Since I’ve moved away from my Spanish-speaking relatives in San Diego and Tijuana, I’ve wondered if my Spanish switch is turned off as I go days without speaking a word of my native tongue.
Penn State researchers now believe there’s no such switch - that the multiple languages in fluent bilinguals are always “on” so to speak. An article in Psych Central details how the brain’s hard wiring in fluent bilingual people creates stronger mental flexibility. Languages seem to be functioning in parallel, regardless of whether the language was used seconds earlier or days ago.
These findings are wind in the sails of a bilingual movement that’s led to a growth of schools offering dual language curriculum in California. (Read more in KPCC's in-depth series, Bilingual Learning.)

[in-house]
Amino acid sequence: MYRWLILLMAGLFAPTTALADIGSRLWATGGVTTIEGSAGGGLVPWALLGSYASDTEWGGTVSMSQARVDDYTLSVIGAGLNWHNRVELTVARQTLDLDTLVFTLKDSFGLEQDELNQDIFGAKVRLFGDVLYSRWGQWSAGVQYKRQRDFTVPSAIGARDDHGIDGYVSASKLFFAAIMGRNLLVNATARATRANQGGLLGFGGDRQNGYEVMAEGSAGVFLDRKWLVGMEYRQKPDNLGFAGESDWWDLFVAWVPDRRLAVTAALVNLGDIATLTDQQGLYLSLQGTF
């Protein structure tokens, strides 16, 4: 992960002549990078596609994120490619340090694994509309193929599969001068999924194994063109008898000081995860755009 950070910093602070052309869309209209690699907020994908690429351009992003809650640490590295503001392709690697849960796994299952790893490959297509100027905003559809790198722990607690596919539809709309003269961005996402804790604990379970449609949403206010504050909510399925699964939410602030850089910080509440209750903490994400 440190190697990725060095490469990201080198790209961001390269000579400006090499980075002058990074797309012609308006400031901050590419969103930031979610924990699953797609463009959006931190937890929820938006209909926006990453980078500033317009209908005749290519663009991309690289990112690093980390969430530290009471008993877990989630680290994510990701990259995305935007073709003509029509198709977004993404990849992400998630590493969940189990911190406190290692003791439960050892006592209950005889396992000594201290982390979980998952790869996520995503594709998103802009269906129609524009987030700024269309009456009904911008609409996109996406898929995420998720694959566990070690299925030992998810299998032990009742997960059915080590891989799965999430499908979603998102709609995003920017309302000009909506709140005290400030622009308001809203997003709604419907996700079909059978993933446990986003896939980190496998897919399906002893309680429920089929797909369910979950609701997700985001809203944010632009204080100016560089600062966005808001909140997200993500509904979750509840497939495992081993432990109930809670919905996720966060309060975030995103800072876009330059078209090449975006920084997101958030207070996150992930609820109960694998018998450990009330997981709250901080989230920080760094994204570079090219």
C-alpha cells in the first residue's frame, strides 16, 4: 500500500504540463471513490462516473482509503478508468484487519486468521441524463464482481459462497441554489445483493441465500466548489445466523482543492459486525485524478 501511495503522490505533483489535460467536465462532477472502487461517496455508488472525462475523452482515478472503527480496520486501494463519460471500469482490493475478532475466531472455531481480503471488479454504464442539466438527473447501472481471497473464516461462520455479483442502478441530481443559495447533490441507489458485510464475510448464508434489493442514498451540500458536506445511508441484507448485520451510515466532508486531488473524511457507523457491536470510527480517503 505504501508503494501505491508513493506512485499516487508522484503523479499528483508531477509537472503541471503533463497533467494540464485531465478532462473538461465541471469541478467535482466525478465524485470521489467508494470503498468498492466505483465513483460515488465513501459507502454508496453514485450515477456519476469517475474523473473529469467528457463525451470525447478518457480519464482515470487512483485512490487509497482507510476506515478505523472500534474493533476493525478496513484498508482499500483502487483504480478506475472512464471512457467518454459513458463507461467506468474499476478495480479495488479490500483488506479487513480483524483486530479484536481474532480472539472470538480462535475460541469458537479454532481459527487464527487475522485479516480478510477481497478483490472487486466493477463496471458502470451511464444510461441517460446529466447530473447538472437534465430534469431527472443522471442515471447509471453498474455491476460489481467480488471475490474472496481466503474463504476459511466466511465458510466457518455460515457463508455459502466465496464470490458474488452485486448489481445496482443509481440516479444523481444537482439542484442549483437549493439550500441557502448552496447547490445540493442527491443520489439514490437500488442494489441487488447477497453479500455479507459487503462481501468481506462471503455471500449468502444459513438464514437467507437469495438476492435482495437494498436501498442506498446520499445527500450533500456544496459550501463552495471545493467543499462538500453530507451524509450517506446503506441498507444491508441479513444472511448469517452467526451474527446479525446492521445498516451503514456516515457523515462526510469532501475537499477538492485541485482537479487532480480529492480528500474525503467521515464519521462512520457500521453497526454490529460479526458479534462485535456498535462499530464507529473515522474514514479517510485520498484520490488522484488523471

Until recent years, policymakers have done more to discourage bilingualism than nurture it.
Some Spanish-speaking senior citizens still remember being punished by teachers for speaking Spanish in Los Angeles schools decades ago.
In 1998 California voters passed a measure to do away with bilingual education in the state and fast-track kids into English instruction, despite education research that recommends a more gradual transition to instruction in a second language.
Yet Southern California has been multilingual since the 18th century, when black, Indian, and Spanish explorers left what’s now Sonora and Sinaloa in the 18th century and arrived in this flood plain populated by Tongva and other indigenous peoples.